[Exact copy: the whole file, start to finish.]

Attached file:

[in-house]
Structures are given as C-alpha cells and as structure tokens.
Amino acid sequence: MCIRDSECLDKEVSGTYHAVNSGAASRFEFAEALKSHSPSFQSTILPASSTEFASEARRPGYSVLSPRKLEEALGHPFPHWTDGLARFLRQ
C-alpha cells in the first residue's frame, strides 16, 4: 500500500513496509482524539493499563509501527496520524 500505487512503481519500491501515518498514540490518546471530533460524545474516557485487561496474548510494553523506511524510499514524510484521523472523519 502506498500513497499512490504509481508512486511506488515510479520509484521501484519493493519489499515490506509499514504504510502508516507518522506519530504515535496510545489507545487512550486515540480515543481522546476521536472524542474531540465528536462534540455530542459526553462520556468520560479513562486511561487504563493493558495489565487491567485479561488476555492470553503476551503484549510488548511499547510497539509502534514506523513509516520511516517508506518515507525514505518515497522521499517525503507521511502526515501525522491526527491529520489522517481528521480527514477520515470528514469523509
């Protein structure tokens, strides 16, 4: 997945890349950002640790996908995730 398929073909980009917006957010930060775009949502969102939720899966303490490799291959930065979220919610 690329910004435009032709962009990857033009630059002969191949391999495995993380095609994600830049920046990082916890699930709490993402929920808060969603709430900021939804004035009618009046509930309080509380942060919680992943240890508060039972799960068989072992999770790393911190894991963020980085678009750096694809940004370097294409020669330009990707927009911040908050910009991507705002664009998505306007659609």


[in-house]
Structures are given as C-alpha cells and as structure tokens.
Amino acid sequence: MCIRDSECLDKEVSGTYHAVNSGAASRFEFAEALKSHSPSFQSTILPASSTEFASEARRPGYSVLSPRKLEEALGHPFPHWTDGLARFLRQ
C-alpha cells in the first residue's frame, strides 16, 4: 500500500513496509482524539493499563509501527496520524 500505487512503481519500491501515518498514540490518546471530533460524545474516557485487561496474548510494553523506511524510499514524510484521523472523519 502506498500513497499512490504509481508512486511506488515510479520509484521501484519493493519489499515490506509499514504504510502508516507518522506519530504515535496510545489507545487512550486515540480515543481522546476521536472524542474531540465528536462534540455530542459526553462520556468520560479513562486511561487504563493493558495489565487491567485479561488476555492470553503476551503484549510488548511499547510497539509502534514506523513509516520511516517508506518515507525514505518515497522521499517525503507521511502526515501525522491526527491529520489522517481528521480527514477520515470528514469523509
């Protein structure tokens, strides 16, 4: 997945890349950002640790996908995730 398929073909980009917006957010930060775009949502969102939720899966303490490799291959930065979220919610 690329910004435009032709962009990857033009630059002969191949391999495995993380095609994600830049920046990082916890699930709490993402929920808060969603709430900021939804004035009618009046509930309080509380942060919680992943240890508060039972799960068989072992999770790393911190894991963020980085678009750096694809940004370097294409020669330009990707927009911040908050910009991507705002664009998505306007659609």